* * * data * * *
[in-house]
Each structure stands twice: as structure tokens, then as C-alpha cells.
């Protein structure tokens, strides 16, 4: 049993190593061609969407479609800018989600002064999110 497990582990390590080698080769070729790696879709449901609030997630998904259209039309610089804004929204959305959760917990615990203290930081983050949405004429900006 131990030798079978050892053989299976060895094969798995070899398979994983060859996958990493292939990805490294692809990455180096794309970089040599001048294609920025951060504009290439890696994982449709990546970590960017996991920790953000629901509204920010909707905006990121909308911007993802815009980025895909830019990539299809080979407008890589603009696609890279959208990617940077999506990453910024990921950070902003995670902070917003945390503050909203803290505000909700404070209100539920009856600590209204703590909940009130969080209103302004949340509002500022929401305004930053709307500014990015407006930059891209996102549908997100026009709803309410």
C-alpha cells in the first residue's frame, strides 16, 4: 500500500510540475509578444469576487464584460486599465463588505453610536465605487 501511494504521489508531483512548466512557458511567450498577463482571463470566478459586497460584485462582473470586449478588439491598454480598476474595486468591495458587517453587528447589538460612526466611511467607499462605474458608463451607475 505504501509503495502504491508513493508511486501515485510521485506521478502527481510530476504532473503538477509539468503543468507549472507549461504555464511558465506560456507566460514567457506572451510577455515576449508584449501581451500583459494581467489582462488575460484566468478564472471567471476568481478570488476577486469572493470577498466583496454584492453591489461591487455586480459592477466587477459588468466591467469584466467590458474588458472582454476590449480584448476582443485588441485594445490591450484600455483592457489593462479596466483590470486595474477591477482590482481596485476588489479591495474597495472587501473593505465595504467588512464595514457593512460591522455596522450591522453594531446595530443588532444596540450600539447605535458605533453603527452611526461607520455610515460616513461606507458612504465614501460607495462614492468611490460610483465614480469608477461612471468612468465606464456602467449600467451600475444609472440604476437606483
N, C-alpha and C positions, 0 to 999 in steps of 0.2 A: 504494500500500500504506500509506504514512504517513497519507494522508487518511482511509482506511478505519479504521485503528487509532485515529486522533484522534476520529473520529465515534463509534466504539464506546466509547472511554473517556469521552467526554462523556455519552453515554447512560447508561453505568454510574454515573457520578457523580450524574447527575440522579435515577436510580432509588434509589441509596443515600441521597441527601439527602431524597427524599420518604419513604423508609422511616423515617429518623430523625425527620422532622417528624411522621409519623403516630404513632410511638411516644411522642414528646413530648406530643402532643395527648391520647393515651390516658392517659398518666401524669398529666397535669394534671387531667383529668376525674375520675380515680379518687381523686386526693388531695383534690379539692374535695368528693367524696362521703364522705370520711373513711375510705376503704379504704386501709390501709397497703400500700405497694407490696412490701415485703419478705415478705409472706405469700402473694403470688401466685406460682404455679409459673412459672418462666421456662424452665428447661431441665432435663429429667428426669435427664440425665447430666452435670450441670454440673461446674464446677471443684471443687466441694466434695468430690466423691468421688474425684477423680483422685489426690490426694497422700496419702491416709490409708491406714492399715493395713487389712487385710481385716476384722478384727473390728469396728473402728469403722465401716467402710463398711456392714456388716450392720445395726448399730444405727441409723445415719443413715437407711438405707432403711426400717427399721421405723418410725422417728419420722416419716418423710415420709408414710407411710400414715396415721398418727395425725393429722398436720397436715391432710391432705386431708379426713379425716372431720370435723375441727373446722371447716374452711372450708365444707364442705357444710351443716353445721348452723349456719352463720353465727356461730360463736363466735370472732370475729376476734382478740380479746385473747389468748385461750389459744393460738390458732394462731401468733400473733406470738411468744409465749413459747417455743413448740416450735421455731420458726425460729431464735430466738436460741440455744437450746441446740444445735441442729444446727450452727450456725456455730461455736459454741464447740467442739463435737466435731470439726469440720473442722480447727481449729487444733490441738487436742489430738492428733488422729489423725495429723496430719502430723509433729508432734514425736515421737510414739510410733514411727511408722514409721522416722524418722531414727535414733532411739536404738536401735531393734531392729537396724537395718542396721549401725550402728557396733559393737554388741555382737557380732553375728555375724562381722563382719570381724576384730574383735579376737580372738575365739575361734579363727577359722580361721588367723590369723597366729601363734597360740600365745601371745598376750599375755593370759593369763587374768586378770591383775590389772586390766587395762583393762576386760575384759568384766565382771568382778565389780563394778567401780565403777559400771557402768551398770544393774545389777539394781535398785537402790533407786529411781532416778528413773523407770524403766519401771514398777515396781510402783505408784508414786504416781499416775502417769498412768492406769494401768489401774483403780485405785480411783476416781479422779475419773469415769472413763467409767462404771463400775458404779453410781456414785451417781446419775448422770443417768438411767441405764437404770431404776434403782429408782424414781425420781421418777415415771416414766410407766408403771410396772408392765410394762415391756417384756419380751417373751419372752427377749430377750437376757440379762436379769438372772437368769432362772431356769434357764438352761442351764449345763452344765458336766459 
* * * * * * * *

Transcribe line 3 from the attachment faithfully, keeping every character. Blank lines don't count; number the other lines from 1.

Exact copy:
């Protein structure tokens, strides 16, 4: 049993190593061609969407479609800018989600002064999110 497990582990390590080698080769070729790696879709449901609030997630998904259209039309610089804004929204959305959760917990615990203290930081983050949405004429900006 131990030798079978050892053989299976060895094969798995070899398979994983060859996958990493292939990805490294692809990455180096794309970089040599001048294609920025951060504009290439890696994982449709990546970590960017996991920790953000629901509204920010909707905006990121909308911007993802815009980025895909830019990539299809080979407008890589603009696609890279959208990617940077999506990453910024990921950070902003995670902070917003945390503050909203803290505000909700404070209100539920009856600590209204703590909940009130969080209103302004949340509002500022929401305004930053709307500014990015407006930059891209996102549908997100026009709803309410």